Finally, the diagonal entries represent self-loops in the graph, which need to be explicitly modeled. Note that also is allowed above and the intermediate vertex can be equal to and/or . Usually self-loops should be avoided by setting . Then will be the number of cycles of length passing through , and the paths counted in will include paths containing cycles. These cannot easily be avoided in this scheme444Setting before/after each step does not prevent cycles, since a path from to might pass , causing a cycle, and we cannot tell this is the case without actually recording the path.. For most measures, e.g., shortest paths or disjoint paths, this is not a problem, since paths containing cycles will naturally never affect these metrics.
On general graphs, the algorithms outlined here are not attractive since it might take up to the maximum shortest path length iterations to reach a fixed point, however since we are interested in low-diameter graphs, they are practical and easier to reason about than the Floyd-Warshall algorithms.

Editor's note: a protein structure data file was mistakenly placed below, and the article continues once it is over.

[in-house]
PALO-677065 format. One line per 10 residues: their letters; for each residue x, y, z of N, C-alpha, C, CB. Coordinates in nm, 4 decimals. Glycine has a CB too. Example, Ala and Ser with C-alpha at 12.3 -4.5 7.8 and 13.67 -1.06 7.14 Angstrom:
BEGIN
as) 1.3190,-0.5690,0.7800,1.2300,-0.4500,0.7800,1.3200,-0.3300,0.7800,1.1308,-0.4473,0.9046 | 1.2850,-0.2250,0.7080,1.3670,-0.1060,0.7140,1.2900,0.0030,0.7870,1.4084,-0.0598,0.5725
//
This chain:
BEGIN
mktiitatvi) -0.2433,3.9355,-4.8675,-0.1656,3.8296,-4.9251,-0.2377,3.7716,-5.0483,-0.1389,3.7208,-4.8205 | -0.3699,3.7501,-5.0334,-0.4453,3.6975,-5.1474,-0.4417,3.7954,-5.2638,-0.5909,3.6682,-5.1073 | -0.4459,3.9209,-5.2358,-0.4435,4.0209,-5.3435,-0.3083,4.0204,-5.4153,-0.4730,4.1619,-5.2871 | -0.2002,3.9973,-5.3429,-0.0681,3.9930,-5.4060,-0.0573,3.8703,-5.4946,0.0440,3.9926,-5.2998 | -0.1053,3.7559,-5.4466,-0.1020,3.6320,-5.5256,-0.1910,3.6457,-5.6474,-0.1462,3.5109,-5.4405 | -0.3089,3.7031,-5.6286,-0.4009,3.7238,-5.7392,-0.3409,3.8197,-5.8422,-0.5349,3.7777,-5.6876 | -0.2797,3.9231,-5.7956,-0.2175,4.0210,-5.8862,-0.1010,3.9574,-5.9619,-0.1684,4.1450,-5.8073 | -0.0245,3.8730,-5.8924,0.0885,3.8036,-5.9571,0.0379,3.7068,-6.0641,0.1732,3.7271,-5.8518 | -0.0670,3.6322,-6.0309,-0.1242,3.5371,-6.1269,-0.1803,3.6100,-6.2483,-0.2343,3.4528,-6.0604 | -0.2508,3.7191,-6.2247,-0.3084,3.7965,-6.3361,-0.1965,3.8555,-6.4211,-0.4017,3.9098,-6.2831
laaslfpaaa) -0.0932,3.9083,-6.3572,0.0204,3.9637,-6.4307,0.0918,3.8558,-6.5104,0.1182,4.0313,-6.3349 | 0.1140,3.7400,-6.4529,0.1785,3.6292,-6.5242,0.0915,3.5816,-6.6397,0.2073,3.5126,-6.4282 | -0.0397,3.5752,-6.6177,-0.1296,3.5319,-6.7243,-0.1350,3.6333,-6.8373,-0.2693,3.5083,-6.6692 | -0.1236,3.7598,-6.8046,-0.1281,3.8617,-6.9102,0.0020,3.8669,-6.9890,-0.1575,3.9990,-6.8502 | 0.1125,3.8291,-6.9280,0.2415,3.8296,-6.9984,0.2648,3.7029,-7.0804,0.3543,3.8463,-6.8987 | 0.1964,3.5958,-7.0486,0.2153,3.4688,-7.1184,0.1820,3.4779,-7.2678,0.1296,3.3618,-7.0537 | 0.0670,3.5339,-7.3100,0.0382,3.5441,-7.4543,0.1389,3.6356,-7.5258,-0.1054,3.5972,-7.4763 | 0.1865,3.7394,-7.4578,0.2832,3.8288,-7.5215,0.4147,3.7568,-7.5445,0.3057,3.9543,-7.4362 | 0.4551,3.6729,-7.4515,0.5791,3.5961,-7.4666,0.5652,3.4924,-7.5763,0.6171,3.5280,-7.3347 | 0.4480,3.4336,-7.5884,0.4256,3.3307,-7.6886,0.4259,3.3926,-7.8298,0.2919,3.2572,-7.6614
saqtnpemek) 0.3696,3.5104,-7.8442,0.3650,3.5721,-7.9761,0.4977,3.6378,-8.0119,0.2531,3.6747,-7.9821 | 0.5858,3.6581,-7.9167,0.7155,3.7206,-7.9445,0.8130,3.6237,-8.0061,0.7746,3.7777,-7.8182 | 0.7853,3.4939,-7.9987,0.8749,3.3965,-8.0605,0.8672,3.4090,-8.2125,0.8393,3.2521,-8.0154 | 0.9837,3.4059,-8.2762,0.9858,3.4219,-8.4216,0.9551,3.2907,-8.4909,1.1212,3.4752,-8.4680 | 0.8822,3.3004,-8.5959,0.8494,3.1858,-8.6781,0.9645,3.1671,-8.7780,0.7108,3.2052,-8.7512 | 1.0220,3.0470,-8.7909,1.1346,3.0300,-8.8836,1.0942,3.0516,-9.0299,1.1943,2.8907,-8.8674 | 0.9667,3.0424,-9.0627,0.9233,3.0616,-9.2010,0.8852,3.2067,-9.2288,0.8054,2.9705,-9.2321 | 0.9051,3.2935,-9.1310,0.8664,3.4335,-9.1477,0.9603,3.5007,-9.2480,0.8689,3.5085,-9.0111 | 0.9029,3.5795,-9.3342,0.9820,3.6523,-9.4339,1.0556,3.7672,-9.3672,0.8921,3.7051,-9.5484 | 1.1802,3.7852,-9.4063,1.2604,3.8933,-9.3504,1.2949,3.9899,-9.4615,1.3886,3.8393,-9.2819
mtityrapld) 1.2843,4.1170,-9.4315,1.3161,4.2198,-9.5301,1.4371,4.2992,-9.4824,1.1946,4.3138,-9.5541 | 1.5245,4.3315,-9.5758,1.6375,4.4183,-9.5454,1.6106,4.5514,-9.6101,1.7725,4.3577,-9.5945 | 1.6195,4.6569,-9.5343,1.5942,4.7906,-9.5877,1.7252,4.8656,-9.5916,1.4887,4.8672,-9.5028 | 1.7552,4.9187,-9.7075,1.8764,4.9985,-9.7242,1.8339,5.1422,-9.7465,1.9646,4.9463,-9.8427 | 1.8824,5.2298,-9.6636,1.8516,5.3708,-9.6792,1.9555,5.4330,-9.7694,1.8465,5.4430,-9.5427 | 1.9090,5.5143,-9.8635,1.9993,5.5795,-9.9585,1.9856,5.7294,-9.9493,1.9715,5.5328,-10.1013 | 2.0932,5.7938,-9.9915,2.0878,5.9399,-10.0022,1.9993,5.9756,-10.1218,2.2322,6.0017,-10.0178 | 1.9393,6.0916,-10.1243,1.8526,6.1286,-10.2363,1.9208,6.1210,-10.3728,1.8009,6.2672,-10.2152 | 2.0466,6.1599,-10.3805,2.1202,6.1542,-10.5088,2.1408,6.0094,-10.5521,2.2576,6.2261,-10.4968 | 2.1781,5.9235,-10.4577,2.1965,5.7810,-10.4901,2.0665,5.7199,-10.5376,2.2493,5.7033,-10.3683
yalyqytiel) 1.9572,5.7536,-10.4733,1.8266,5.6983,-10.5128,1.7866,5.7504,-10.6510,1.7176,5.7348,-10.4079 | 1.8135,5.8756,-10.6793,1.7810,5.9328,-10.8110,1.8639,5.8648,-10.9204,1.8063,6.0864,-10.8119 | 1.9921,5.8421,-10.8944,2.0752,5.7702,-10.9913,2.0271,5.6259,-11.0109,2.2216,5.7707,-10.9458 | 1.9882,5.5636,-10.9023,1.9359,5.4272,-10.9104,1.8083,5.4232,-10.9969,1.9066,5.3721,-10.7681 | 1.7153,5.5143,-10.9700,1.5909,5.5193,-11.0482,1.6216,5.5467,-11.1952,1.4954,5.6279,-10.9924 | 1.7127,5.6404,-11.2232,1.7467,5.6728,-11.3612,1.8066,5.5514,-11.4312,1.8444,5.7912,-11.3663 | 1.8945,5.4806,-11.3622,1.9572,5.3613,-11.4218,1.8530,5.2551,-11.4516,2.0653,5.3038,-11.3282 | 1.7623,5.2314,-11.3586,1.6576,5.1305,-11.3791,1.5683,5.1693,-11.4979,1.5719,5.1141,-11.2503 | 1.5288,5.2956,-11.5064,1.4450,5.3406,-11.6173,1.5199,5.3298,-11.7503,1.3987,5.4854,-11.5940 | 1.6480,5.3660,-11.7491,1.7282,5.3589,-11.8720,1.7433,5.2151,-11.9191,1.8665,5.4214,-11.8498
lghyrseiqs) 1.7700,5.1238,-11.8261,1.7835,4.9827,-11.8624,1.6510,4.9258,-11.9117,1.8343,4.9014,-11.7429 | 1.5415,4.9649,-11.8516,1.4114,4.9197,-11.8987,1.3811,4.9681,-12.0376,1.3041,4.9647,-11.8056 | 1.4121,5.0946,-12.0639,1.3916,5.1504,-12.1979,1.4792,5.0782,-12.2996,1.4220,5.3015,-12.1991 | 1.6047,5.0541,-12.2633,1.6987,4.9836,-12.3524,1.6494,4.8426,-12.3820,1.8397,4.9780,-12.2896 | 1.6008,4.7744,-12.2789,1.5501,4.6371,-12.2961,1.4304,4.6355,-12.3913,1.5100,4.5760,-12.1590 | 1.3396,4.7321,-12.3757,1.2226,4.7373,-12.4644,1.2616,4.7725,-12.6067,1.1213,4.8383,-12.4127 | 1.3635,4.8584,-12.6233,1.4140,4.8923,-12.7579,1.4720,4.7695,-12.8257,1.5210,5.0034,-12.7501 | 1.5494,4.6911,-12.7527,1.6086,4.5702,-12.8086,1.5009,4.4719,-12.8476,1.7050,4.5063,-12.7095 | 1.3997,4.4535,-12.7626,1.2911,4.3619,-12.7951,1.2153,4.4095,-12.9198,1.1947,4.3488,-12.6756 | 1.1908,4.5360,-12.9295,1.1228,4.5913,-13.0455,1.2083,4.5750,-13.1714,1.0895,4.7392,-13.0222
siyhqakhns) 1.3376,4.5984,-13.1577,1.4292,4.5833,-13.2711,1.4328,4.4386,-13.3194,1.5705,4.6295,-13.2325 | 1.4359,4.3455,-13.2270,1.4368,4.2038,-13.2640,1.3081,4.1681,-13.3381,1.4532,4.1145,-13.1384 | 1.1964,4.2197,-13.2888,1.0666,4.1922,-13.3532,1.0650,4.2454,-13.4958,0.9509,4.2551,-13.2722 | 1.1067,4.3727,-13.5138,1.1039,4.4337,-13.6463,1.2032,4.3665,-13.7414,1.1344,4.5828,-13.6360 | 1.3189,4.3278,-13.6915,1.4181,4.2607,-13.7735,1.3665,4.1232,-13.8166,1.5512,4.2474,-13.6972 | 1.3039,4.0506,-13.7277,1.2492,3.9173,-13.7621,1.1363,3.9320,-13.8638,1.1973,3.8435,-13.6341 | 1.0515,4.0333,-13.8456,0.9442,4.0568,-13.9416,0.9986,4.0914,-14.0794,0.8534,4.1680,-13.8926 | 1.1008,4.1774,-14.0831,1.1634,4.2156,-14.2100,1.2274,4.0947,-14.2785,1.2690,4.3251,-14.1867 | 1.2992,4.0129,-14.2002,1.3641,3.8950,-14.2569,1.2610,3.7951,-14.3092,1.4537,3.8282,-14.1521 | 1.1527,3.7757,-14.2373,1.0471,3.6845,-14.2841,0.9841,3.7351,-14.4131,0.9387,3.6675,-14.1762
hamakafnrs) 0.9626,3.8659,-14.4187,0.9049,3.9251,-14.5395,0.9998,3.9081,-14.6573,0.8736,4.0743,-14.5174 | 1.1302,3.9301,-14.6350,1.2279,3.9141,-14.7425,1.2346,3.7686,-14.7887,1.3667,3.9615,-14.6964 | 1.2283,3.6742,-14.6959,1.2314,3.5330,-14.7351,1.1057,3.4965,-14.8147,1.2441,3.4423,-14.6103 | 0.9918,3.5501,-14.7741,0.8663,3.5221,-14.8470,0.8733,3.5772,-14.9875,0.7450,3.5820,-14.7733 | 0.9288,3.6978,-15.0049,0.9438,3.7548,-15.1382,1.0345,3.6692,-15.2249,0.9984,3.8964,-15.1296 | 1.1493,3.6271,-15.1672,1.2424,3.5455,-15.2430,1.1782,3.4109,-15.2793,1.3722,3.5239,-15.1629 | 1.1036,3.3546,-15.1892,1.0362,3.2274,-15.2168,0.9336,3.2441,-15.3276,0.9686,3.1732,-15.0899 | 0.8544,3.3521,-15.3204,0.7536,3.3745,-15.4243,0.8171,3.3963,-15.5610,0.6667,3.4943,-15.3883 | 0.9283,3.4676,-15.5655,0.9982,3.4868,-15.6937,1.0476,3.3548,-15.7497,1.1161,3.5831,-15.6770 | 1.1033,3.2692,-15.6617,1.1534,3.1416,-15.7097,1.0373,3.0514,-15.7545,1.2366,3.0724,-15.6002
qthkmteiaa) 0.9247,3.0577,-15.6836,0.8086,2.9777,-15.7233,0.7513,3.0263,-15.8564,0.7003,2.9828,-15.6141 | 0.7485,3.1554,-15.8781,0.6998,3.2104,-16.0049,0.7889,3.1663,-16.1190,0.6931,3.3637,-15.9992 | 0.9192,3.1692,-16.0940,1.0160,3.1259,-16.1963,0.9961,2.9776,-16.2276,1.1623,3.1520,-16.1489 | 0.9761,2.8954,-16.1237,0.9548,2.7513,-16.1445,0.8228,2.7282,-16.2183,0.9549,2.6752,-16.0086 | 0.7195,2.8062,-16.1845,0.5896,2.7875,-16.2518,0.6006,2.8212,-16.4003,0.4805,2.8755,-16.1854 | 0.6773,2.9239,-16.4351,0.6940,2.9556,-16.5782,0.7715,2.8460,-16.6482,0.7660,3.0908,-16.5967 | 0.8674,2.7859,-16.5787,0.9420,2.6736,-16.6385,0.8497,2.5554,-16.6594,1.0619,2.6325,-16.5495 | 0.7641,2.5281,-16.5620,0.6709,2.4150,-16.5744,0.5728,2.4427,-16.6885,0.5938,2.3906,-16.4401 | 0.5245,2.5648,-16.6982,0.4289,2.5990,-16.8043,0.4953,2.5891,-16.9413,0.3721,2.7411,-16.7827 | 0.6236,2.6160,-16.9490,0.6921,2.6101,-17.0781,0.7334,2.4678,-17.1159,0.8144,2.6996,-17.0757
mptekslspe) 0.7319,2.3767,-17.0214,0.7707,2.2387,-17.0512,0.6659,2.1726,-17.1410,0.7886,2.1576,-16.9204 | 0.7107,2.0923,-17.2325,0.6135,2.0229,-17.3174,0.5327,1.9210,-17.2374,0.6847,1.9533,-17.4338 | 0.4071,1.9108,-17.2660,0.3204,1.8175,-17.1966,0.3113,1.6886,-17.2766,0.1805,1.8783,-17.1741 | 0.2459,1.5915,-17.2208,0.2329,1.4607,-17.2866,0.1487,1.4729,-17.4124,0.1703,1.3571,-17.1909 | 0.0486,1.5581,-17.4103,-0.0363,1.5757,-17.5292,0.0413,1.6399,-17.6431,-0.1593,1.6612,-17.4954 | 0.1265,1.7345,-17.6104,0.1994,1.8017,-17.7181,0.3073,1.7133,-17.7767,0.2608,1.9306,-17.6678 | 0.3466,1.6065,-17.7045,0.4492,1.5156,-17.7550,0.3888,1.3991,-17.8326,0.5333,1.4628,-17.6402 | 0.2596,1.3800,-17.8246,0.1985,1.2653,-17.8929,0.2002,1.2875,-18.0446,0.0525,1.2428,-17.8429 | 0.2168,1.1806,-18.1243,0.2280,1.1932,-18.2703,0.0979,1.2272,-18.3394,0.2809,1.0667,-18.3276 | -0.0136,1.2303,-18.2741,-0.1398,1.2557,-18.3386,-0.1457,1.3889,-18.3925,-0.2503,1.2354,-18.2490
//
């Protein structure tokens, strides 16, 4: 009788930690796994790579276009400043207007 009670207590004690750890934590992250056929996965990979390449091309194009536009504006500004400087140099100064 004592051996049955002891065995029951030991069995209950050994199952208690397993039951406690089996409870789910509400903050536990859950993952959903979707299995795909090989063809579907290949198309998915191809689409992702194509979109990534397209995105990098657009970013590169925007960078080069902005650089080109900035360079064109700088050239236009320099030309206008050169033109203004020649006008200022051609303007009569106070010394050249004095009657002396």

b.1.1. Matrix Multiplication for Routing Tables
As another example, we will later use a variation of this algorithm to compute next-hop tables that encode for each source and each destination which out-edge of should be used to reach . In this algorithm, the matrix entries are sets of possible next hops. The initial adjacency matrix will contain for each edge in a set with the out edge index of this edge, otherwise empty sets. Instead of summing up path counts, we union the next-hop sets, and instead of multiplying with zero or one for each additional step, depending if there is an edge, we retain the set only if there is an edge for the next step. Since this procedure is not associative, it cannot be used to form longer paths from shorter segments, but it works as long as we always use the original adjacency matrix on the right side of the multiplication. The correctness proof is analogous to the path counting procedure.
b.2. Counting Disjoint Paths
The problem of counting all-pairs disjoint paths per pair is equivalent to the all-pairs edge connectivity problem which is a special case of the all-pairs max flow problem for uniform edge capacities. It can be solved using a spanning tree (Gomory-Hu tree (panigrahi2008gomory, )) with minimum -cut values for the respective partitions on the edges. The minimum cut for each pair is then the minimum edge weight on the path in this tree, which can be computed cheaply for all pairs. The construction of the tree requires -cuts, which cost each (e.g., using the Push-Relabel scheme (cherkassky1997implementing, )).